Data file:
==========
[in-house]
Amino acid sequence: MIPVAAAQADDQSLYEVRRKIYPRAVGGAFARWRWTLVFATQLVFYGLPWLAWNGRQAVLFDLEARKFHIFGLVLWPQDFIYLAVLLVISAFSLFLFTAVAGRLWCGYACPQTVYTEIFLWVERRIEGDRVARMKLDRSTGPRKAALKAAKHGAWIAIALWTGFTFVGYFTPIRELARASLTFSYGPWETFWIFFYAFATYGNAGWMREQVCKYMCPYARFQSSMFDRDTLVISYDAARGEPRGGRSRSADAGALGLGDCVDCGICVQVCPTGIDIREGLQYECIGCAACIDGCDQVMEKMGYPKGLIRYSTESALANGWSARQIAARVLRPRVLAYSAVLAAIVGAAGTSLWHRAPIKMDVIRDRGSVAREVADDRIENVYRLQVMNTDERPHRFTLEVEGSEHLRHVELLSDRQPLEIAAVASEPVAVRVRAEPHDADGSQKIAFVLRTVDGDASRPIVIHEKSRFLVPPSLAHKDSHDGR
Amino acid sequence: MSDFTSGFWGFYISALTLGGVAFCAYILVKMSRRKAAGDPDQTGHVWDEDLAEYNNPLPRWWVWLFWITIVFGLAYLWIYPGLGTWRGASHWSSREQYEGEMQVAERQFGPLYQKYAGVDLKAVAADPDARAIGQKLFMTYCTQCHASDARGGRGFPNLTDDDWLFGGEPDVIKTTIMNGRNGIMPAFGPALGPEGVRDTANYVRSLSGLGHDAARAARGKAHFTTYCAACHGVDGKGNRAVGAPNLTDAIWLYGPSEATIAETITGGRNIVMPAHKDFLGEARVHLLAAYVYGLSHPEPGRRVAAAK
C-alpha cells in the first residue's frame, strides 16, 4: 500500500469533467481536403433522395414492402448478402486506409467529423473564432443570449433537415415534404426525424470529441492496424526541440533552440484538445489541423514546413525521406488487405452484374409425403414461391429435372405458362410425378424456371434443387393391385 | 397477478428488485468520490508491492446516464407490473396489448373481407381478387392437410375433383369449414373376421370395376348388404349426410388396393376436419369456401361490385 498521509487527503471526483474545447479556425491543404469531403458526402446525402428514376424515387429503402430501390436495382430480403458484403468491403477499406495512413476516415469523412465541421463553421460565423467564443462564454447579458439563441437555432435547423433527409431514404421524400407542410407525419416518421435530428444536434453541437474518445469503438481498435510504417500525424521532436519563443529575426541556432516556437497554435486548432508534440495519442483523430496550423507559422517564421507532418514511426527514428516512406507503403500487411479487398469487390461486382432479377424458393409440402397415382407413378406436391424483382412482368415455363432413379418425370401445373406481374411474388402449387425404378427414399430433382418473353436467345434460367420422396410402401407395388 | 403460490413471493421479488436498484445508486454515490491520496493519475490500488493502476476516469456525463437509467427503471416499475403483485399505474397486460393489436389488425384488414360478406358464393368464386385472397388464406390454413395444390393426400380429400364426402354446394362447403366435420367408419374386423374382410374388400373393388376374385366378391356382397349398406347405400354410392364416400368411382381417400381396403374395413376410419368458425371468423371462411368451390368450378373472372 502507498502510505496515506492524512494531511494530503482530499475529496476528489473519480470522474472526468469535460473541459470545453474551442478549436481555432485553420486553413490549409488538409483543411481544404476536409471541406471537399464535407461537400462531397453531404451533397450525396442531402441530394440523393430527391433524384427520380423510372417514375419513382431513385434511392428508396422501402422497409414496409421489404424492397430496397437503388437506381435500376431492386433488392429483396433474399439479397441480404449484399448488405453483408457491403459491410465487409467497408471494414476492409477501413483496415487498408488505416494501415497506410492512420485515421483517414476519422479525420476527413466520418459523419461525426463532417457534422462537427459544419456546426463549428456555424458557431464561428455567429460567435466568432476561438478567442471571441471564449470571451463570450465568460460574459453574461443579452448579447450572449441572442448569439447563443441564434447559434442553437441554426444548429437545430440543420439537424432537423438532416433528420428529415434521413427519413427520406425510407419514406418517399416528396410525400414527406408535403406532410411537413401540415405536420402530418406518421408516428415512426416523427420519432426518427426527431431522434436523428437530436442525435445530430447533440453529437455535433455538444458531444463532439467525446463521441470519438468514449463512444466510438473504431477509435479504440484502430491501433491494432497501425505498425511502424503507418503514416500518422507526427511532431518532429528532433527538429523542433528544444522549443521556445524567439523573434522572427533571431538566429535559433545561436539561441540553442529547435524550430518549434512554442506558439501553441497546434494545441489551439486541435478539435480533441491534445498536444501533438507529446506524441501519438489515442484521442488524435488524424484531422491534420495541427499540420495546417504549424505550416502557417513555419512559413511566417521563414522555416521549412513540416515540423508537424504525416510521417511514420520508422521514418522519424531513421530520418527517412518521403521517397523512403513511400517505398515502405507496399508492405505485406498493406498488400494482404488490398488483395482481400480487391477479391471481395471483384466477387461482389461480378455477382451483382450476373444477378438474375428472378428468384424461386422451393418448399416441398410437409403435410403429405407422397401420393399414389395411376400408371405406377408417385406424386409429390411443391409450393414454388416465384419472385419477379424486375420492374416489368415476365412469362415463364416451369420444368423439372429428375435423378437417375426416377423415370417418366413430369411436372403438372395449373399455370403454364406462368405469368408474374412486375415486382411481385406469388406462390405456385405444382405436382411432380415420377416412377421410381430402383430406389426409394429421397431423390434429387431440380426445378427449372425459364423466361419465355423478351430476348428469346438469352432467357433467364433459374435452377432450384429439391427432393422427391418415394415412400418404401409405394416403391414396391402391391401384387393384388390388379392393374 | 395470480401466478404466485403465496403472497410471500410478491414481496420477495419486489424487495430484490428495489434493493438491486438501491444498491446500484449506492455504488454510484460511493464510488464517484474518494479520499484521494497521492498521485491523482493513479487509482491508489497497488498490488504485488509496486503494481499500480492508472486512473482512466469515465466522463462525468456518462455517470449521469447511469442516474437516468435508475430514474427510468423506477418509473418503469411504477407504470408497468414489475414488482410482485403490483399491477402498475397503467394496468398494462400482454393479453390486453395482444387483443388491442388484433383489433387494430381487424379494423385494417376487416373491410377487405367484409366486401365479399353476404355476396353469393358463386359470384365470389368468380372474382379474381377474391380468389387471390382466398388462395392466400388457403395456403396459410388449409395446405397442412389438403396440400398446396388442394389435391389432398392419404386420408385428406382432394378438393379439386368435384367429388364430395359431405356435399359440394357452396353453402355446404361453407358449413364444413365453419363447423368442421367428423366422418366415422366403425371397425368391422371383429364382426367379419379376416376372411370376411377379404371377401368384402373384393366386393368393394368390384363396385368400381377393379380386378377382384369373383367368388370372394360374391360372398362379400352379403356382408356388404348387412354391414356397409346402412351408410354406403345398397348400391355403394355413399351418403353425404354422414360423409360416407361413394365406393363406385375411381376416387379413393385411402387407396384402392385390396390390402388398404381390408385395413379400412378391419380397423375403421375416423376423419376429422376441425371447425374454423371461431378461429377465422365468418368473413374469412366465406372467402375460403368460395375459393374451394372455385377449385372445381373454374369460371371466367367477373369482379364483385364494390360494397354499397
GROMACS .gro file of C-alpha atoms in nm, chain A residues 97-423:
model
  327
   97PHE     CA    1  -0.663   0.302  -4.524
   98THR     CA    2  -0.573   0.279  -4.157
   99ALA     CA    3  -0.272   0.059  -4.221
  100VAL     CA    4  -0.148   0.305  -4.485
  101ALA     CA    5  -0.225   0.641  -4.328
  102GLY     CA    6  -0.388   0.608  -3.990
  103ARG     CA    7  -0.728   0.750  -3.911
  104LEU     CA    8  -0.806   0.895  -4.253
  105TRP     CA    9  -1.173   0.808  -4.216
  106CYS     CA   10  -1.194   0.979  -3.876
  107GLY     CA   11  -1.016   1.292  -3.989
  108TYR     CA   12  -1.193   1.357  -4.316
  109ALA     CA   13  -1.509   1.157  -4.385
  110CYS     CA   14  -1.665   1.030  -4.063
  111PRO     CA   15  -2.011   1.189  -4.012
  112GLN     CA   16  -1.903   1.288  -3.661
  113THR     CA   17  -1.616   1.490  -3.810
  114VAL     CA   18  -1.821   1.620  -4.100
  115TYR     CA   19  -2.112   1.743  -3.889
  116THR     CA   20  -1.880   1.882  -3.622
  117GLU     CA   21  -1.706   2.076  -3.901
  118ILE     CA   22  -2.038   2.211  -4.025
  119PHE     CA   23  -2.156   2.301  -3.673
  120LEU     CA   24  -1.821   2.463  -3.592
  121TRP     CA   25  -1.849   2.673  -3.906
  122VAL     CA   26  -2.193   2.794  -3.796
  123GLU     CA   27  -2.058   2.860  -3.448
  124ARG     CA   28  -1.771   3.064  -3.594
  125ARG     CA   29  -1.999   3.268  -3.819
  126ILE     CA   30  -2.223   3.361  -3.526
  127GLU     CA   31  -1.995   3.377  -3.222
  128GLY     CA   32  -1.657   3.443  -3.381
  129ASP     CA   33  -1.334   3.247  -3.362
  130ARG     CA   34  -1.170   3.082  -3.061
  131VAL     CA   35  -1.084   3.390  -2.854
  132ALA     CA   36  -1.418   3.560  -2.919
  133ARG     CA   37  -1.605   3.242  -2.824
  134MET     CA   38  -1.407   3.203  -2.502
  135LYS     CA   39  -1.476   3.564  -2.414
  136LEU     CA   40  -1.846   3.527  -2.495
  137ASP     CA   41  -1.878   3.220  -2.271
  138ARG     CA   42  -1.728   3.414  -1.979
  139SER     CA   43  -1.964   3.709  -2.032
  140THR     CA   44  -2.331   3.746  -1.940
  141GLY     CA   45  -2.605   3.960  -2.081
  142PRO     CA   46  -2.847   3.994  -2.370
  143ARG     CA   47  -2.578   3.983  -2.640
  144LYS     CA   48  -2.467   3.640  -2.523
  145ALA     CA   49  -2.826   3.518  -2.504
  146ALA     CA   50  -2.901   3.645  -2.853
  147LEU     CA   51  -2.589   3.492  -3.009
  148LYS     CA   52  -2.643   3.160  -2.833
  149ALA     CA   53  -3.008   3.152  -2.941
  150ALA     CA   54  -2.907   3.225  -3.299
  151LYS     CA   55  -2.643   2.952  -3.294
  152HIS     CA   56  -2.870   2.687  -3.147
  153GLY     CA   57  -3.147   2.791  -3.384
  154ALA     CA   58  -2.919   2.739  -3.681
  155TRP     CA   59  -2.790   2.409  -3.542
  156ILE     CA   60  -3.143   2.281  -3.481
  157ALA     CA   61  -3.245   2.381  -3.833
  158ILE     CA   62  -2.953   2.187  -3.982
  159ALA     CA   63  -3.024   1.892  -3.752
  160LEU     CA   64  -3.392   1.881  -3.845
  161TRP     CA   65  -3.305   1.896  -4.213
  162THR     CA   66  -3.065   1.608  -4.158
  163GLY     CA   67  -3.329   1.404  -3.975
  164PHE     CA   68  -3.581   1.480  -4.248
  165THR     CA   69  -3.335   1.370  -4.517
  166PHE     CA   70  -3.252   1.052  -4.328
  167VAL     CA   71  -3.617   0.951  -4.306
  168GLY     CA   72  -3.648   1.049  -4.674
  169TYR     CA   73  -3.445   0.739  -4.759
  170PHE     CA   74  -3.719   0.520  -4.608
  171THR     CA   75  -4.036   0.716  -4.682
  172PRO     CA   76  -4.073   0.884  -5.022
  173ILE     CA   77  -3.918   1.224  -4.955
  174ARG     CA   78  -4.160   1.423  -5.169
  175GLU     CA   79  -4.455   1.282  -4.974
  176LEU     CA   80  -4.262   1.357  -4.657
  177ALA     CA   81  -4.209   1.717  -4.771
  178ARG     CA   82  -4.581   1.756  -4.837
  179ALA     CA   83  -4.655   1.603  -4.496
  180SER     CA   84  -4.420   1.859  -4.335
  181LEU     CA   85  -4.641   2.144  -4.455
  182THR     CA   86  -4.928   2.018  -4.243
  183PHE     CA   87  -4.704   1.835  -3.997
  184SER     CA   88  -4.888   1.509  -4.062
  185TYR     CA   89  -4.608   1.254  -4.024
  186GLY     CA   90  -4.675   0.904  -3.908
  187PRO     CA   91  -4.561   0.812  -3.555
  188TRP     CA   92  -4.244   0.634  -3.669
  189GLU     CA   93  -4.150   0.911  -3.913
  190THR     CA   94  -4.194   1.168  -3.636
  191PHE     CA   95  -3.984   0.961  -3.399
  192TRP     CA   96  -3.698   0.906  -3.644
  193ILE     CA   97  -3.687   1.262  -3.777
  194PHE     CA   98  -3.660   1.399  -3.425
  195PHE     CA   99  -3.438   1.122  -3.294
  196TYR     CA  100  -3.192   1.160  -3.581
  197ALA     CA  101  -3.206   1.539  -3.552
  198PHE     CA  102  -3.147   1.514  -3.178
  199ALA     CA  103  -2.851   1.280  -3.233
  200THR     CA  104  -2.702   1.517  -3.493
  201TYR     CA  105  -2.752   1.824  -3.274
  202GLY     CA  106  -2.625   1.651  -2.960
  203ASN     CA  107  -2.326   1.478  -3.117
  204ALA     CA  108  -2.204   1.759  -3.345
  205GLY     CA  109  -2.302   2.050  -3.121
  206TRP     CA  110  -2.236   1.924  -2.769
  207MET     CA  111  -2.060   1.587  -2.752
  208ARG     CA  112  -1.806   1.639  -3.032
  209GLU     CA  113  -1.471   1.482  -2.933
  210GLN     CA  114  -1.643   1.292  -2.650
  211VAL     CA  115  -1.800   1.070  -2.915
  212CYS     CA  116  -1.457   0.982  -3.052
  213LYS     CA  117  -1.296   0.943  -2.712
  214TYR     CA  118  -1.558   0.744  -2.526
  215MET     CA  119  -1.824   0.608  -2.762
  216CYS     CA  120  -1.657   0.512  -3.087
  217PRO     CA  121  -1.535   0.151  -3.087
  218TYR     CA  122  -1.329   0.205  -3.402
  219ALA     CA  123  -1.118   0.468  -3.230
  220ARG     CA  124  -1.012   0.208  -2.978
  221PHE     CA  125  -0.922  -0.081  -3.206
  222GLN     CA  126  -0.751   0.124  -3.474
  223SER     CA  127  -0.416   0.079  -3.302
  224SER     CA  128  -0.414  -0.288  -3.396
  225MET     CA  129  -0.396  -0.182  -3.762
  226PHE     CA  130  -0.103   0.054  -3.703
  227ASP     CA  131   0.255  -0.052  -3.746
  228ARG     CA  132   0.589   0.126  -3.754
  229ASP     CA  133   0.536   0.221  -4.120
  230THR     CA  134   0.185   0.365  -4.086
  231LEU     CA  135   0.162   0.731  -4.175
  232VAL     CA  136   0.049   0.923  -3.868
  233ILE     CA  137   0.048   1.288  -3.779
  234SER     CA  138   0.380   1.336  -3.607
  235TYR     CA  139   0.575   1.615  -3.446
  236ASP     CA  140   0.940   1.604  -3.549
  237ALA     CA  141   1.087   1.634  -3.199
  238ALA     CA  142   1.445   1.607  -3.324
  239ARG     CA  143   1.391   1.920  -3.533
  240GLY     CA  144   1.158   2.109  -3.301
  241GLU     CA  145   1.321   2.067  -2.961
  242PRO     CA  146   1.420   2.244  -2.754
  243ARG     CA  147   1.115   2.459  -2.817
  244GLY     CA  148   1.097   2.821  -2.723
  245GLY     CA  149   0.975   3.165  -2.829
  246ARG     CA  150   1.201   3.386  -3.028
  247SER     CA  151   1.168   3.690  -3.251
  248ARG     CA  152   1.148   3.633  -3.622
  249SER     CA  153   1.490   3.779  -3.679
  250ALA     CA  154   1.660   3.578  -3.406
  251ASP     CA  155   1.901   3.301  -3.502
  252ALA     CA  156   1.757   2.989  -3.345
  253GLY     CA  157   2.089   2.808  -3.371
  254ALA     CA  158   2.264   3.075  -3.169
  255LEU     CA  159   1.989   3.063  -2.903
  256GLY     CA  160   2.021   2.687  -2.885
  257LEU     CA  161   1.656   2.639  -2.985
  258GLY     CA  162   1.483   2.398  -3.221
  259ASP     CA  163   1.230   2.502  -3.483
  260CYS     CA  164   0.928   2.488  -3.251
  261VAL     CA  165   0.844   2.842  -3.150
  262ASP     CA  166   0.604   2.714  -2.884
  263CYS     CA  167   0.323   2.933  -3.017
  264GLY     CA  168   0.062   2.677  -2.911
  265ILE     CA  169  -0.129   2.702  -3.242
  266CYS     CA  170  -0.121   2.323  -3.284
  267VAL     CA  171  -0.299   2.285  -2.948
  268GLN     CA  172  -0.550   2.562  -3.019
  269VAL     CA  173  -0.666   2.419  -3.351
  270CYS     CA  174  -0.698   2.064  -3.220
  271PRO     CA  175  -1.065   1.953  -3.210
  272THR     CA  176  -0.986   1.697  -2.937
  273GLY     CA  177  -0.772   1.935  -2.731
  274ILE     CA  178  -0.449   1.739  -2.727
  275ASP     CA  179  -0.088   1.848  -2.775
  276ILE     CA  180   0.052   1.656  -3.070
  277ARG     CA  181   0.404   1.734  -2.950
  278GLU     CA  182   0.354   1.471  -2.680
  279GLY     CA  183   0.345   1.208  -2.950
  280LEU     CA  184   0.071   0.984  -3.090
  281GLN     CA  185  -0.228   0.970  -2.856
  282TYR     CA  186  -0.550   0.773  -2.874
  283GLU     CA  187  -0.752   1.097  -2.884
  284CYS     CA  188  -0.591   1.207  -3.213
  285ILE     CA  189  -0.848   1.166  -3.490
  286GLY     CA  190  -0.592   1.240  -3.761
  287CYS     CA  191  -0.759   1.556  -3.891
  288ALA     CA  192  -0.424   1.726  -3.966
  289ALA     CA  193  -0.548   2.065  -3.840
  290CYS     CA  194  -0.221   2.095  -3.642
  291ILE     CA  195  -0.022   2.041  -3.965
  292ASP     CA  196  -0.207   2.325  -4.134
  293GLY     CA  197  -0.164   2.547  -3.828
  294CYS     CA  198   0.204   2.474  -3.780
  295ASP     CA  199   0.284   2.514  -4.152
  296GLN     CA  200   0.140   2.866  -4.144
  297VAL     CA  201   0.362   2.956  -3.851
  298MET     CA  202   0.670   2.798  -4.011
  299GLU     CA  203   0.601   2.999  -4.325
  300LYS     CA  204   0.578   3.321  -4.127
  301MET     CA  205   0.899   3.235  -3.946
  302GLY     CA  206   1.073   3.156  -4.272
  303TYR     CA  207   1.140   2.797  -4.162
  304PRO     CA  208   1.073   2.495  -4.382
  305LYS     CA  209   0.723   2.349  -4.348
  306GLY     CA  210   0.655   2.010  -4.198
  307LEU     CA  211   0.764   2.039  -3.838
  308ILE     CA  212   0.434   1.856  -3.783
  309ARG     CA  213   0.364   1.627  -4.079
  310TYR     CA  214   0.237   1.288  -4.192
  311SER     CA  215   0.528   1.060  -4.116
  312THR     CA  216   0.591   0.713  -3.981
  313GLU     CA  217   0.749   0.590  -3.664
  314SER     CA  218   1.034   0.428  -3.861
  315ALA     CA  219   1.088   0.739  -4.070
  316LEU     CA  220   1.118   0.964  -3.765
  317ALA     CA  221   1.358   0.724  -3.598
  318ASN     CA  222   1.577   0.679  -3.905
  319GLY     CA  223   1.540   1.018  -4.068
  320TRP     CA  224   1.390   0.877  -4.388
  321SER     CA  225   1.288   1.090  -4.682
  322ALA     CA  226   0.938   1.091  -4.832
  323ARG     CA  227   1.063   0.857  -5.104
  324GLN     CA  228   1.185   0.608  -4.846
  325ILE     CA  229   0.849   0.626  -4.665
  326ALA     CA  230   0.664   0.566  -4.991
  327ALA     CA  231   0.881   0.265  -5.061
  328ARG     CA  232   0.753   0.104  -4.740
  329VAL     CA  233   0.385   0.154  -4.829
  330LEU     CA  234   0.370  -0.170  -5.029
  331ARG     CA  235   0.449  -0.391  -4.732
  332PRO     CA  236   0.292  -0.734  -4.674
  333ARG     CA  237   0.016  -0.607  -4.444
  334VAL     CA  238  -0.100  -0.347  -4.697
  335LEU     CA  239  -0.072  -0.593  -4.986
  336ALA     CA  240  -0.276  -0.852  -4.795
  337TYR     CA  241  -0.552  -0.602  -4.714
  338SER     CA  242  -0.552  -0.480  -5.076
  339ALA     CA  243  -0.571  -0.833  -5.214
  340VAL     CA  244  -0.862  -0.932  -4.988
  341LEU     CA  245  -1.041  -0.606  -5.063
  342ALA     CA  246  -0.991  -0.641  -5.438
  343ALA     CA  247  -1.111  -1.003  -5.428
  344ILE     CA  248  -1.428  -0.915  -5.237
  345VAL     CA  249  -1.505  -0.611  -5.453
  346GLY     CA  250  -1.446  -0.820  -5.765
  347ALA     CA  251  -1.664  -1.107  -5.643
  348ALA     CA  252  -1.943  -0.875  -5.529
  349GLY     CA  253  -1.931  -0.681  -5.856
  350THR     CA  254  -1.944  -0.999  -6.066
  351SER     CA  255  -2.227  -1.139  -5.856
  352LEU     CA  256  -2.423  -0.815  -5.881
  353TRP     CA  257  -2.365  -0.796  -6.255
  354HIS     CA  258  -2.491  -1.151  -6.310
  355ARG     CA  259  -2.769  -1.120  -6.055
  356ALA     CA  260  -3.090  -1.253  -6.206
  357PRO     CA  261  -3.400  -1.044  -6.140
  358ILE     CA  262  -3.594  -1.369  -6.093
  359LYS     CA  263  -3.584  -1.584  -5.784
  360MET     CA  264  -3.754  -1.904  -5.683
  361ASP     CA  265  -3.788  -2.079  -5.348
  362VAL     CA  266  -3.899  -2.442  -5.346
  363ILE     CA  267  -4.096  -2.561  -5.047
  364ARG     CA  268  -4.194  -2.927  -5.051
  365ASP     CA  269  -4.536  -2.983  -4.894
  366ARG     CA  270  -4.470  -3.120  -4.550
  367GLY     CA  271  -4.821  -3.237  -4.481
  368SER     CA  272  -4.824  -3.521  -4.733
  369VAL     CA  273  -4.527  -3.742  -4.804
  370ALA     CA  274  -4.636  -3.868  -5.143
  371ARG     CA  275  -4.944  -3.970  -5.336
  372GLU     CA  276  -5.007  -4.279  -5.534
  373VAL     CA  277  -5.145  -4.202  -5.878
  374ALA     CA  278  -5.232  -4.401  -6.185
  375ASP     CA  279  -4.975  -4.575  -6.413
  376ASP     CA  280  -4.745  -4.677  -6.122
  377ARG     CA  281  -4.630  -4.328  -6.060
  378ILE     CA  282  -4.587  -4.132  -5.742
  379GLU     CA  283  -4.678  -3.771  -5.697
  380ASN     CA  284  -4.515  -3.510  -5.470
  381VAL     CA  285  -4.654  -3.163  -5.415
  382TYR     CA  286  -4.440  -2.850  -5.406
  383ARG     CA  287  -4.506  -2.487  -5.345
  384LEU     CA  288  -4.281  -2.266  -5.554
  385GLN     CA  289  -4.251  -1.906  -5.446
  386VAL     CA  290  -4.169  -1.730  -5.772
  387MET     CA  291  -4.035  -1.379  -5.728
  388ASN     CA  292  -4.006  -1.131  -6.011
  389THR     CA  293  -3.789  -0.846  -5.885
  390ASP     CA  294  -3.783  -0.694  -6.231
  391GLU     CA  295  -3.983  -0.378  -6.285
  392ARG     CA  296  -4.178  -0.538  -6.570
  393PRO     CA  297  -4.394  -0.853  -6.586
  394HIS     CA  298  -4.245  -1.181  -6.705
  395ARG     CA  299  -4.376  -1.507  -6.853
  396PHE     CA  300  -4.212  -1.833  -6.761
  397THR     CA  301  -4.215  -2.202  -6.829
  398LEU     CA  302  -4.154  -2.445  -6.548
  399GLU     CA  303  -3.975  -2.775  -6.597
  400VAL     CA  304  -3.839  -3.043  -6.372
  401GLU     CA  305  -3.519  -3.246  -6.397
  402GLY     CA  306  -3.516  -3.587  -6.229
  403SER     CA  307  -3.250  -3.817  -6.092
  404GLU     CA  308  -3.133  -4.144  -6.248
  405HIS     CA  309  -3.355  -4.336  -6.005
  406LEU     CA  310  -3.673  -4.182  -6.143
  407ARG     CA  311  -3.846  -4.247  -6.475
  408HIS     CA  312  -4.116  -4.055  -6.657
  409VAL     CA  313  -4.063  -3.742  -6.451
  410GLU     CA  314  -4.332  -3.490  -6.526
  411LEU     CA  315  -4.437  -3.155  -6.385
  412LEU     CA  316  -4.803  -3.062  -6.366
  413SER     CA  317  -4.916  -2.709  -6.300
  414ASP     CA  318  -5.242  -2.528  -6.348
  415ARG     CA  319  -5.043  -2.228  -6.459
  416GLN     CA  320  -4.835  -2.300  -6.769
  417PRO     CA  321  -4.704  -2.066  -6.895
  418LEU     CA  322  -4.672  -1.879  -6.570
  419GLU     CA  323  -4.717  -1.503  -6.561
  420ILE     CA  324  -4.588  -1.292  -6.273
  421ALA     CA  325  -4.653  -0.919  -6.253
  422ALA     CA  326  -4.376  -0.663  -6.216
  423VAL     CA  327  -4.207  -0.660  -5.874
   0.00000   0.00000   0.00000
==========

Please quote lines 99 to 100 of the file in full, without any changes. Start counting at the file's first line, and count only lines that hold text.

  188TRP     CA   92  -4.244   0.634  -3.669
  189GLU     CA   93  -4.150   0.911  -3.913